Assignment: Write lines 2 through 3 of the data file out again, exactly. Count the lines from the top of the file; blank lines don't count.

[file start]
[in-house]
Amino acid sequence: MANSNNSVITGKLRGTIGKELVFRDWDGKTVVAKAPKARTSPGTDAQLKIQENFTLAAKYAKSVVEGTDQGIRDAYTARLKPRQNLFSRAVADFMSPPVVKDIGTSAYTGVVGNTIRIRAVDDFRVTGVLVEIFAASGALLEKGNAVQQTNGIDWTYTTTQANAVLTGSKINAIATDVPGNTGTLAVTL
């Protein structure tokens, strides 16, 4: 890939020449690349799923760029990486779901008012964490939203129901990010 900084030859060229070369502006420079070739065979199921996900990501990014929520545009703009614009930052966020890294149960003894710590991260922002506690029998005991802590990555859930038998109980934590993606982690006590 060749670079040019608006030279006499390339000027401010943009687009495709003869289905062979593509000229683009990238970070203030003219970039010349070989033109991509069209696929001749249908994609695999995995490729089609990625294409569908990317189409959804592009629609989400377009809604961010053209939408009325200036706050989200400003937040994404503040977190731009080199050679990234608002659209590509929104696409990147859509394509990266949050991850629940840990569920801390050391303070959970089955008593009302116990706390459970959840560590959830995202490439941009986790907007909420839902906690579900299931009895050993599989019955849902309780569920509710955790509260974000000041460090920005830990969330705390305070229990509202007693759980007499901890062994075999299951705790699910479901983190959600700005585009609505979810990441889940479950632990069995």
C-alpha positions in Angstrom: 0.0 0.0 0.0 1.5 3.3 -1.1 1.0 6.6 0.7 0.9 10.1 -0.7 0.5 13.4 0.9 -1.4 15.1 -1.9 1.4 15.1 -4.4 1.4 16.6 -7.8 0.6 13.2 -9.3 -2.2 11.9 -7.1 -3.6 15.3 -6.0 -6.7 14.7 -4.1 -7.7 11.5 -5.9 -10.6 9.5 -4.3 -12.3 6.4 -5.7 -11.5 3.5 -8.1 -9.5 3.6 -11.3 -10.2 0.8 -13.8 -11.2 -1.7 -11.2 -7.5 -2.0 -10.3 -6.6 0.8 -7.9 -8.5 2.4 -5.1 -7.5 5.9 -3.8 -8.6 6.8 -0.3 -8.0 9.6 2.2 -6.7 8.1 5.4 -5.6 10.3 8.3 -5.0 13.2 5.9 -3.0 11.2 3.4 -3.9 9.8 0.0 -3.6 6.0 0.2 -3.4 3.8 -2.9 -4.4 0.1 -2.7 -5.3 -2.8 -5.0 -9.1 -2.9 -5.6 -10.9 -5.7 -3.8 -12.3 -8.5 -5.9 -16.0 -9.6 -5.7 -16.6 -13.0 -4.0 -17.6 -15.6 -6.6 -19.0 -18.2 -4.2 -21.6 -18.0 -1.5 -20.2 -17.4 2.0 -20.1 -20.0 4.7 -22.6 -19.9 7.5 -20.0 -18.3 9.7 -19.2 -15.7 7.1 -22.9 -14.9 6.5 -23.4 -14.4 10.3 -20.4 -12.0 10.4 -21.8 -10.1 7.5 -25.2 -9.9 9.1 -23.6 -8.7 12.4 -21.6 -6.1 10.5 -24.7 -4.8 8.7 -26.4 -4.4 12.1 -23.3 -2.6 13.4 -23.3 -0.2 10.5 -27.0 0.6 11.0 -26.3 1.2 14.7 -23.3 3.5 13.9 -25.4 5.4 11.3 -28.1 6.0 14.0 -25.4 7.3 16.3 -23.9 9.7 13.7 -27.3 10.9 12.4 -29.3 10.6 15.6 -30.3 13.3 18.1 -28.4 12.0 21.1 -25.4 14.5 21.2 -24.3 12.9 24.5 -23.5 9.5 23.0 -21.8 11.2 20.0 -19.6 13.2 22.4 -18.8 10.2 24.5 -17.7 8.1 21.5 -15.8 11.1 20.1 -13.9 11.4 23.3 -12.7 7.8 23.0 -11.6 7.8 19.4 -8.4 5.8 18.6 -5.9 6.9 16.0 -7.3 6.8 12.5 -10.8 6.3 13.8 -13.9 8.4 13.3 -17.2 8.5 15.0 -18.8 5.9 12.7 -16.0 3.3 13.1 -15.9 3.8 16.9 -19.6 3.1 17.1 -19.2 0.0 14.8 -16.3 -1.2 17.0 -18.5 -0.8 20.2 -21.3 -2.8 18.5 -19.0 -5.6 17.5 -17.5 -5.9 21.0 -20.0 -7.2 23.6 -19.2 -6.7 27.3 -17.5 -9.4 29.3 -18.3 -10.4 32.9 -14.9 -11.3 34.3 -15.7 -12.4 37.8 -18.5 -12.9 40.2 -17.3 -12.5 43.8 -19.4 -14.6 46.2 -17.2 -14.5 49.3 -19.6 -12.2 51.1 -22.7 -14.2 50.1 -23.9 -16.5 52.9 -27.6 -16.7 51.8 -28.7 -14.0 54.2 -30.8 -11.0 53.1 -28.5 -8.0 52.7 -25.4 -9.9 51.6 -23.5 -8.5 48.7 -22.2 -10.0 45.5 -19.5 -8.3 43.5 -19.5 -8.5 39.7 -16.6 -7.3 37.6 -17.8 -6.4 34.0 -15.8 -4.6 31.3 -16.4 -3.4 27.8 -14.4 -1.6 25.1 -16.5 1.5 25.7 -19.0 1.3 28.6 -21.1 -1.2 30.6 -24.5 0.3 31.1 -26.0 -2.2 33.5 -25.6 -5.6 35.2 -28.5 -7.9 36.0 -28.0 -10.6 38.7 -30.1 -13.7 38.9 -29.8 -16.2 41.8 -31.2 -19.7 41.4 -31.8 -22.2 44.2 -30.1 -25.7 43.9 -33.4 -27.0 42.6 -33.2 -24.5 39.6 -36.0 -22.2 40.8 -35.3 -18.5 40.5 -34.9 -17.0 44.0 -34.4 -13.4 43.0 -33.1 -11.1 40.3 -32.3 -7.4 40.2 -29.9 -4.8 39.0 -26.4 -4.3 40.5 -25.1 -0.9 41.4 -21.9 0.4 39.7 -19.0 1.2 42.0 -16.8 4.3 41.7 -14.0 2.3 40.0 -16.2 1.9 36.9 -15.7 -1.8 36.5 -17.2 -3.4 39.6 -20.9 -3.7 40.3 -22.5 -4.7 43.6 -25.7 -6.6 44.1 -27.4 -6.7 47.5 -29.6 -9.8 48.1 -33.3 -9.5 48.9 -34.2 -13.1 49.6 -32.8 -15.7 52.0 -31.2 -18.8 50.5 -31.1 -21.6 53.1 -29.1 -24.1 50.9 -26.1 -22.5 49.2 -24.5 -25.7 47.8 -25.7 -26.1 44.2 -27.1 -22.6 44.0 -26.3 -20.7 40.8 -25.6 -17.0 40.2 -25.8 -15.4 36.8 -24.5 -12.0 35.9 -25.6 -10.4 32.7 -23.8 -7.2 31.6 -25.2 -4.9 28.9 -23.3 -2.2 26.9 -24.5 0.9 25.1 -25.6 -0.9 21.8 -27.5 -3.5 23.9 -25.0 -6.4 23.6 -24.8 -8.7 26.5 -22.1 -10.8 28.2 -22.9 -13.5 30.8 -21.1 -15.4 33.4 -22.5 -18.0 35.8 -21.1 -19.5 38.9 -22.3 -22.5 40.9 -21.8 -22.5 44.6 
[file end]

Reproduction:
Amino acid sequence: MANSNNSVITGKLRGTIGKELVFRDWDGKTVVAKAPKARTSPGTDAQLKIQENFTLAAKYAKSVVEGTDQGIRDAYTARLKPRQNLFSRAVADFMSPPVVKDIGTSAYTGVVGNTIRIRAVDDFRVTGVLVEIFAASGALLEKGNAVQQTNGIDWTYTTTQANAVLTGSKINAIATDVPGNTGTLAVTL
């Protein structure tokens, strides 16, 4: 890939020449690349799923760029990486779901008012964490939203129901990010 900084030859060229070369502006420079070739065979199921996900990501990014929520545009703009614009930052966020890294149960003894710590991260922002506690029998005991802590990555859930038998109980934590993606982690006590 060749670079040019608006030279006499390339000027401010943009687009495709003869289905062979593509000229683009990238970070203030003219970039010349070989033109991509069209696929001749249908994609695999995995490729089609990625294409569908990317189409959804592009629609989400377009809604961010053209939408009325200036706050989200400003937040994404503040977190731009080199050679990234608002659209590509929104696409990147859509394509990266949050991850629940840990569920801390050391303070959970089955008593009302116990706390459970959840560590959830995202490439941009986790907007909420839902906690579900299931009895050993599989019955849902309780569920509710955790509260974000000041460090920005830990969330705390305070229990509202007693759980007499901890062994075999299951705790699910479901983190959600700005585009609505979810990441889940479950632990069995």